First posted 06 August 2011 on Liquorature.
A steal at the price, the 21 holds its own against rums costing twice as much, and might be better known and sell more if the tag was higher. I think of it like I do a Nissan GT-R – too cheap to be taken seriously as a supercar, but a performer that can give any of the top dogs a run for their money. If you see it and you have the cash to spare, my recommendation is to get it.
The Juan Santos 21 year old is the epitome of the Casa Santana group’s rum line. It is a poem in a bottle, a liquid symphony of brown and gold, of smell and taste, and quite possibly one of the best aged rums available for under a hundred bucks. Anywhere.
It is made in Colombia, an unappreciated nation in South America better known for narcotics and coffee, violence and political upheaval. Yet they speak the purest Spanish in the world outside of Iberia. Democratic traditions survive in spite of FARC and narco barons that would derail many another state. Colombia is the world’s largest supplier of emeralds, possesses a dynamic and educated workforce (I know – I worked with four of them and was hugely impressed by each), and, like every country under the sun, claims its beaches are whiter and its women more beautiful than anyplace else on earth. Now they can add another cachet to their national pride – this rum. The Santana company has been making rums in the Cuban style since 1994 – I’ve heard that it was Cubans who started the enterprise, see below – and yet have made only limited inroads in the Canadian market. Bacardi, Lamb’s and Screech, together with Cruzan and a few other one-rum-here-one-rum-there variations still dominate liquor shelves here, in spite of both the Arctic Wolf and myself suggesting the product is good value for money.
The 21 is all wrapped up in a look that does a neat jiu-jitsu on the Pyrat Cask 1623 rum, which had a phenomenal aesthetic appeal and little else. Perhaps the trick is not to let the 21’s presentation put one off – it’s not lackluster, precisely…more like undistinguished. The label is cluttered and busy with a pattern of muted colours (contrast that against the vivid backdrops of the Appletons, or the simplicity of the Mount Gay labels), and the bottle is, umm, just a bottle. One might be forgiven for missing the “21” in the title altogether, and tripping over it in some surprise. Huh? Veinte-uno? Que es esto?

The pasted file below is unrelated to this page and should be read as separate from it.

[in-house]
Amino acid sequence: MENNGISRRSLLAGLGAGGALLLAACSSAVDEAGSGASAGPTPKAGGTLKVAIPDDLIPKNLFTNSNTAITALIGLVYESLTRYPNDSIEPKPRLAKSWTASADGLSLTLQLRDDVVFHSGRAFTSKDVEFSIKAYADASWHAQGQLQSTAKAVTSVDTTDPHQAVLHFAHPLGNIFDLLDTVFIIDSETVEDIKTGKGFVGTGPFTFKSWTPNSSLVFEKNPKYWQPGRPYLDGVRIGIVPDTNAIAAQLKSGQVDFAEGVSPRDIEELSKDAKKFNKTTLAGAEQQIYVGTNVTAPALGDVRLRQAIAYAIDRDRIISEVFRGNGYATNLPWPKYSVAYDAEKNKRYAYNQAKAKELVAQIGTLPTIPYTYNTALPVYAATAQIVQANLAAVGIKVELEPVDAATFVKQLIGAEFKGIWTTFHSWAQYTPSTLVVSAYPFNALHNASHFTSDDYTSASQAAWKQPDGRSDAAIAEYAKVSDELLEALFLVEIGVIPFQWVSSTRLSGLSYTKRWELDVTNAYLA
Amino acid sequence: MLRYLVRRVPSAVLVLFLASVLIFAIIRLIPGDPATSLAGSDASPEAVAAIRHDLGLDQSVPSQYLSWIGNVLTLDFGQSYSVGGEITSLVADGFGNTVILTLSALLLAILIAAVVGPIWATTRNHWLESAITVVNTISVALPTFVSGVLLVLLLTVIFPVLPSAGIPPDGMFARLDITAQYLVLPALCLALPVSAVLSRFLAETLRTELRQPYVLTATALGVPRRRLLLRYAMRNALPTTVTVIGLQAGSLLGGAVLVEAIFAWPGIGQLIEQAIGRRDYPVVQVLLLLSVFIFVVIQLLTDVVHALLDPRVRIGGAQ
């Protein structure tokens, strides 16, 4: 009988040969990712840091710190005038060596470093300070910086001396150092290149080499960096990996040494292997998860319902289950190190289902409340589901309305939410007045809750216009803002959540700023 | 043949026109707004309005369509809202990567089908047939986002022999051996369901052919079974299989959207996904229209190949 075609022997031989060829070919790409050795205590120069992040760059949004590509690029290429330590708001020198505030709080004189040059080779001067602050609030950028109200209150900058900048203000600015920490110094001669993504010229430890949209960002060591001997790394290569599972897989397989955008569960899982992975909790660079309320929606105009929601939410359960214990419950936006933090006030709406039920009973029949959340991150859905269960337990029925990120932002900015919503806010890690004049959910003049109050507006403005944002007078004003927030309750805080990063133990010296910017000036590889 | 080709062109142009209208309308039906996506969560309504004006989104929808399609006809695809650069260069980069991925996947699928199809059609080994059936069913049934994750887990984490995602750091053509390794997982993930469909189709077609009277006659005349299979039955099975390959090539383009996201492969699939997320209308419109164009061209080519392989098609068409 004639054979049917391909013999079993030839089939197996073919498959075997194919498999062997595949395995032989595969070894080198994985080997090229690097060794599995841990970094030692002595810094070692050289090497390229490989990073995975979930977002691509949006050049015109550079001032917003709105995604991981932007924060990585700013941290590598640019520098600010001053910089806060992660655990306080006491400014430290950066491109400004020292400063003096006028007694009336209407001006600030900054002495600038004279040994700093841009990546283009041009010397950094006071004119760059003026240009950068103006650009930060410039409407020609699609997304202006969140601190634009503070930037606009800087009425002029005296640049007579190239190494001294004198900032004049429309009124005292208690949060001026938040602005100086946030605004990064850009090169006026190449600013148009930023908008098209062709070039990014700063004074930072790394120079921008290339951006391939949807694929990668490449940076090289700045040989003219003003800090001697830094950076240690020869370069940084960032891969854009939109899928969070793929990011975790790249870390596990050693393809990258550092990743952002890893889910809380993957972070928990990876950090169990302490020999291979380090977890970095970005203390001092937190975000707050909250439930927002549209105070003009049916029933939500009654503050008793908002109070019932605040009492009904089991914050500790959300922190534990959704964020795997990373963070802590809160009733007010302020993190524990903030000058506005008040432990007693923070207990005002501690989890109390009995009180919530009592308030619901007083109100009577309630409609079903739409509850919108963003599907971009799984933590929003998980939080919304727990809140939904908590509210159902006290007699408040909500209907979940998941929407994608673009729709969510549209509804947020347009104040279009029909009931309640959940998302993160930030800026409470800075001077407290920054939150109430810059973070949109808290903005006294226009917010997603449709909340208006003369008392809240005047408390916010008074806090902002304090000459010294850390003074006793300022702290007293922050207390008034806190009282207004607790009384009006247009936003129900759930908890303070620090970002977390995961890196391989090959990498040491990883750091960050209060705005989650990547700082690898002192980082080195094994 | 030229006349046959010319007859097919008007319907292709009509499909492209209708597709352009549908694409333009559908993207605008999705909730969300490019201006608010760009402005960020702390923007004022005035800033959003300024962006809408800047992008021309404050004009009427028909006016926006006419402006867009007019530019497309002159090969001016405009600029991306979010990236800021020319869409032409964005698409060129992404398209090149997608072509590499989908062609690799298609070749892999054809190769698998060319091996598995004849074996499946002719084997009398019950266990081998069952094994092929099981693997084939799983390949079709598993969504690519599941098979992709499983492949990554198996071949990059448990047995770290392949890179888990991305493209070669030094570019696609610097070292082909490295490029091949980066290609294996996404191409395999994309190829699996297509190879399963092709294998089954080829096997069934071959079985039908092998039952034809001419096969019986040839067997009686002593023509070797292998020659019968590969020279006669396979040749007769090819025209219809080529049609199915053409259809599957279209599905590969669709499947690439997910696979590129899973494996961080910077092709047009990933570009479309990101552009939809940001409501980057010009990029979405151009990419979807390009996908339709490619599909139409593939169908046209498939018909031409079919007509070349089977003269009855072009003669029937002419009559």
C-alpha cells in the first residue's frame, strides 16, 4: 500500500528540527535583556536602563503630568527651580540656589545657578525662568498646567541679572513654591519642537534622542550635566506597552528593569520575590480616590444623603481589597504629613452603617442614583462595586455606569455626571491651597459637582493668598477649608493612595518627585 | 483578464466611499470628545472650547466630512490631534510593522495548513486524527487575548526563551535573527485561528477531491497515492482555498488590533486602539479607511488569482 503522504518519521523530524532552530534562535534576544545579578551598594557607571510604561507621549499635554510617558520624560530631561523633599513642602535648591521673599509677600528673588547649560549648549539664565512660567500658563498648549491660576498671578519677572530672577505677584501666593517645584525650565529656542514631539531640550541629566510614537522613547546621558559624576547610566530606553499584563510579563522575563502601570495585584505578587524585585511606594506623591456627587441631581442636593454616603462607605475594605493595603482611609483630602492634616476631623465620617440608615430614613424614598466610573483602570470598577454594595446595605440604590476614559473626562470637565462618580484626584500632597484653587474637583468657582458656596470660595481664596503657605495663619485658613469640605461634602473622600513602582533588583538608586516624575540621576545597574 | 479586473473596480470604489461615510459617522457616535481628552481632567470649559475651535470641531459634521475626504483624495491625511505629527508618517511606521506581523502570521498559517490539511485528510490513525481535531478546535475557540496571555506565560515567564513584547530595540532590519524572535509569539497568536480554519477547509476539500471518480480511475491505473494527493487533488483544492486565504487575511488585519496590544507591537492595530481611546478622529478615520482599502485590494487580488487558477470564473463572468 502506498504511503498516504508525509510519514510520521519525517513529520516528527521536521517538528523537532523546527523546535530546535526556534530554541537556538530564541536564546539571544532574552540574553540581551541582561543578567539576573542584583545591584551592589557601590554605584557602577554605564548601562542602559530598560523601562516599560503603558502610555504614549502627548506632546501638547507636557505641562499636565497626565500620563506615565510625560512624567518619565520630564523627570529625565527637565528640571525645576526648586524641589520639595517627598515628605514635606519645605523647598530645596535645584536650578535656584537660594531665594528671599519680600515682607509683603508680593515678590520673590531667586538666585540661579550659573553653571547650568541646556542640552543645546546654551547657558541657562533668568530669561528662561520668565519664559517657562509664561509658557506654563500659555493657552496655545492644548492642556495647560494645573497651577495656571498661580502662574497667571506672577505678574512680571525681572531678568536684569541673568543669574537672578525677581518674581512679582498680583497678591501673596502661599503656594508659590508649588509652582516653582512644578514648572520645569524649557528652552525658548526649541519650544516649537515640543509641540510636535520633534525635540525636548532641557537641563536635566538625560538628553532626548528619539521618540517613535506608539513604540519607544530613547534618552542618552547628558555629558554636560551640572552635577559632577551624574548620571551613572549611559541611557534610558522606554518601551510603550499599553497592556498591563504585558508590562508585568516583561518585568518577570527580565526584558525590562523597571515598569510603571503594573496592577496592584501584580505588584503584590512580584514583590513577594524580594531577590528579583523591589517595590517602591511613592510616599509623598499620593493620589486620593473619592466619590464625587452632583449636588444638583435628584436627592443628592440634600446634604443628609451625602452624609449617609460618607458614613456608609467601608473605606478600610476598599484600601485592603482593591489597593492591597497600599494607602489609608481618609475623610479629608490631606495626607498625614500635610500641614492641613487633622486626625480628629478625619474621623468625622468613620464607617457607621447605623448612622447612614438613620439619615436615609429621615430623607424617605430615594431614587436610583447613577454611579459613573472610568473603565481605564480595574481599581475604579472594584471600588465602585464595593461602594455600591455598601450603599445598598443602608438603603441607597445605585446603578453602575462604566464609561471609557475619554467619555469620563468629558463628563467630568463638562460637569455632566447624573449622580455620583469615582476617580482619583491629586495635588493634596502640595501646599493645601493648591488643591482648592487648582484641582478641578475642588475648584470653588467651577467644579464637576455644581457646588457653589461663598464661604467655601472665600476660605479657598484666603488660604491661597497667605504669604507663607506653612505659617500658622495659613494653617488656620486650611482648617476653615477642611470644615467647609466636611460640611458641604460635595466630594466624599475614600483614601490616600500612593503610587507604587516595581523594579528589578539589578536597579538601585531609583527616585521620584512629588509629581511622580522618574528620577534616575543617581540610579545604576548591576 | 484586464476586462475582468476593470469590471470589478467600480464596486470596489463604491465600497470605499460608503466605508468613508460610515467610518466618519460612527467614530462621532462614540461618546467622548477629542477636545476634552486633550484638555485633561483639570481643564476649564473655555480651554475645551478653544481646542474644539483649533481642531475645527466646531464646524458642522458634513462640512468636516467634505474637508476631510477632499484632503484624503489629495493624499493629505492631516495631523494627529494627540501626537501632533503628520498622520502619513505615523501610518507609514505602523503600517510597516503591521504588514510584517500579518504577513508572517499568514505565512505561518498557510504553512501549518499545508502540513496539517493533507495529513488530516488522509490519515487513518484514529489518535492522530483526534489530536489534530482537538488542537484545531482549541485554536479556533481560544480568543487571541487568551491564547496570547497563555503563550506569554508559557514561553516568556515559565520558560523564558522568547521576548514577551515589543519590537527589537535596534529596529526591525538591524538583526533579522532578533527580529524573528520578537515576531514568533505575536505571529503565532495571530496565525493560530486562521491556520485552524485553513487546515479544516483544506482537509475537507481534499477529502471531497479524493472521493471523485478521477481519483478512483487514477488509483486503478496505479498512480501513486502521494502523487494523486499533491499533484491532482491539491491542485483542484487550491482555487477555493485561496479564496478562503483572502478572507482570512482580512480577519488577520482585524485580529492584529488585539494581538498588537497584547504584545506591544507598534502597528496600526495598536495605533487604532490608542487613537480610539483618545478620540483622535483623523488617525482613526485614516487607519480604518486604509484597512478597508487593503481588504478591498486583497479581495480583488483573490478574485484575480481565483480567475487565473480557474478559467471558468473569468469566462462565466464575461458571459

The rum itself is a light brownish gold. It poured nicely into the glass and swirling gently showed thinner legs than I would have expected – it evidently lacked the heaviness, the oiliness which would have indicated a deeper flavor profile and a longer fade. Still, the nose was nothing to sneeze at: it was all soft and silk, no sting and no burn, and held promising notes of toffee, brown sugar, a very delicate hint of flowers…and a bit of coffee. Given that Juan Santos also makes a very pleasant underproof café, I found this to be no more than appropriate.
The taste was by any standards nothing short of excellent. Juan Santos 21 arrived unheralded, with no blaring tantara of orange trumpets such as you’d find in the rather obnoxious Pyrat’s XO or 1623. It slunk onto my palate, and stayed there. What I got was a smooth and soft liquid gold that some master blender may well have put his cojones into hock to the Almighty to produce. There was hardly any bite or burn at all – pretty good for a rum at 40% – with a remarkable depth of flavor for which the initial pour I noted above had done nothing to prepare me. I was expecting something a tad on the thin side, maybe some citrus hints, a clear sort of taste in line with the lighter colour and clean nose – what I got was a rye-and-rum combo that was deeper, darker and more flavourful than it had any right to be. Caramel, burnt sugar, yes, of course – but also breakfast spices, some cinnamon, that coffee again (maybe Juan Valdez is a relative?) and nutmeg lending some gentle muskiness it all. I was, to put it mildly, impressed – twenty one years in oak had been mellowed and balanced out and blended so well that it was a smooth balm to the taste buds.